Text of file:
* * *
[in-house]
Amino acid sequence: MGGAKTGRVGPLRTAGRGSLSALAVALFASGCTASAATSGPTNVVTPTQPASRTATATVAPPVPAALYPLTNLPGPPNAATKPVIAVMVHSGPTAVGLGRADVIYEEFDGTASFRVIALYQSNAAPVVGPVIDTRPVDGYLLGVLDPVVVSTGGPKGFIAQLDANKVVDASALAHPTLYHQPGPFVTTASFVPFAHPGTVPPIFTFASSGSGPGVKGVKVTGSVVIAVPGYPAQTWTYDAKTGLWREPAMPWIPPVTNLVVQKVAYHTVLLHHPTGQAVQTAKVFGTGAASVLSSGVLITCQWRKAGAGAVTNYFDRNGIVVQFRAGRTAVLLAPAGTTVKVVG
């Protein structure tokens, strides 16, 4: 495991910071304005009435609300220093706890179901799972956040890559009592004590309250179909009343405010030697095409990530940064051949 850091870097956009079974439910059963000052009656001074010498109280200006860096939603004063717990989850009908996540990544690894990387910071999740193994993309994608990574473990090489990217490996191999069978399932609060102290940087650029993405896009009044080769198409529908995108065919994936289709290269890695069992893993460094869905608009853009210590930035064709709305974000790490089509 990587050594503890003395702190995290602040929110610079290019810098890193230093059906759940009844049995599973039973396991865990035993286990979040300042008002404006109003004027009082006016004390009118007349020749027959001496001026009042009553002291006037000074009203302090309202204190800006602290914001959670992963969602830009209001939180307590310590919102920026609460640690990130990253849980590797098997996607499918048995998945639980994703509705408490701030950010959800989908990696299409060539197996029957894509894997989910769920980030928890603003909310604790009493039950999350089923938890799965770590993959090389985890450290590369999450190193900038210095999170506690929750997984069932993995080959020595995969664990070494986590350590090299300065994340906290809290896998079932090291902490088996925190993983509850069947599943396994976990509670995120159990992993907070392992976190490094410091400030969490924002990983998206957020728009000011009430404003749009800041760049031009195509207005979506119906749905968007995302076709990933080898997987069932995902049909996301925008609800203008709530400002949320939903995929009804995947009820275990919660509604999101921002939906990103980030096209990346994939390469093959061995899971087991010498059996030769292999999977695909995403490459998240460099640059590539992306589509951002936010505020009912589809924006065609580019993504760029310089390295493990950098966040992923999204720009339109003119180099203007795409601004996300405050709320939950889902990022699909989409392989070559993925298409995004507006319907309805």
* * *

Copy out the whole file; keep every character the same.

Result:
[in-house]
Amino acid sequence: MGGAKTGRVGPLRTAGRGSLSALAVALFASGCTASAATSGPTNVVTPTQPASRTATATVAPPVPAALYPLTNLPGPPNAATKPVIAVMVHSGPTAVGLGRADVIYEEFDGTASFRVIALYQSNAAPVVGPVIDTRPVDGYLLGVLDPVVVSTGGPKGFIAQLDANKVVDASALAHPTLYHQPGPFVTTASFVPFAHPGTVPPIFTFASSGSGPGVKGVKVTGSVVIAVPGYPAQTWTYDAKTGLWREPAMPWIPPVTNLVVQKVAYHTVLLHHPTGQAVQTAKVFGTGAASVLSSGVLITCQWRKAGAGAVTNYFDRNGIVVQFRAGRTAVLLAPAGTTVKVVG
């Protein structure tokens, strides 16, 4: 495991910071304005009435609300220093706890179901799972956040890559009592004590309250179909009343405010030697095409990530940064051949 850091870097956009079974439910059963000052009656001074010498109280200006860096939603004063717990989850009908996540990544690894990387910071999740193994993309994608990574473990090489990217490996191999069978399932609060102290940087650029993405896009009044080769198409529908995108065919994936289709290269890695069992893993460094869905608009853009210590930035064709709305974000790490089509 990587050594503890003395702190995290602040929110610079290019810098890193230093059906759940009844049995599973039973396991865990035993286990979040300042008002404006109003004027009082006016004390009118007349020749027959001496001026009042009553002291006037000074009203302090309202204190800006602290914001959670992963969602830009209001939180307590310590919102920026609460640690990130990253849980590797098997996607499918048995998945639980994703509705408490701030950010959800989908990696299409060539197996029957894509894997989910769920980030928890603003909310604790009493039950999350089923938890799965770590993959090389985890450290590369999450190193900038210095999170506690929750997984069932993995080959020595995969664990070494986590350590090299300065994340906290809290896998079932090291902490088996925190993983509850069947599943396994976990509670995120159990992993907070392992976190490094410091400030969490924002990983998206957020728009000011009430404003749009800041760049031009195509207005979506119906749905968007995302076709990933080898997987069932995902049909996301925008609800203008709530400002949320939903995929009804995947009820275990919660509604999101921002939906990103980030096209990346994939390469093959061995899971087991010498059996030769292999999977695909995403490459998240460099640059590539992306589509951002936010505020009912589809924006065609580019993504760029310089390295493990950098966040992923999204720009339109003119180099203007795409601004996300405050709320939950889902990022699909989409392989070559993925298409995004507006319907309805």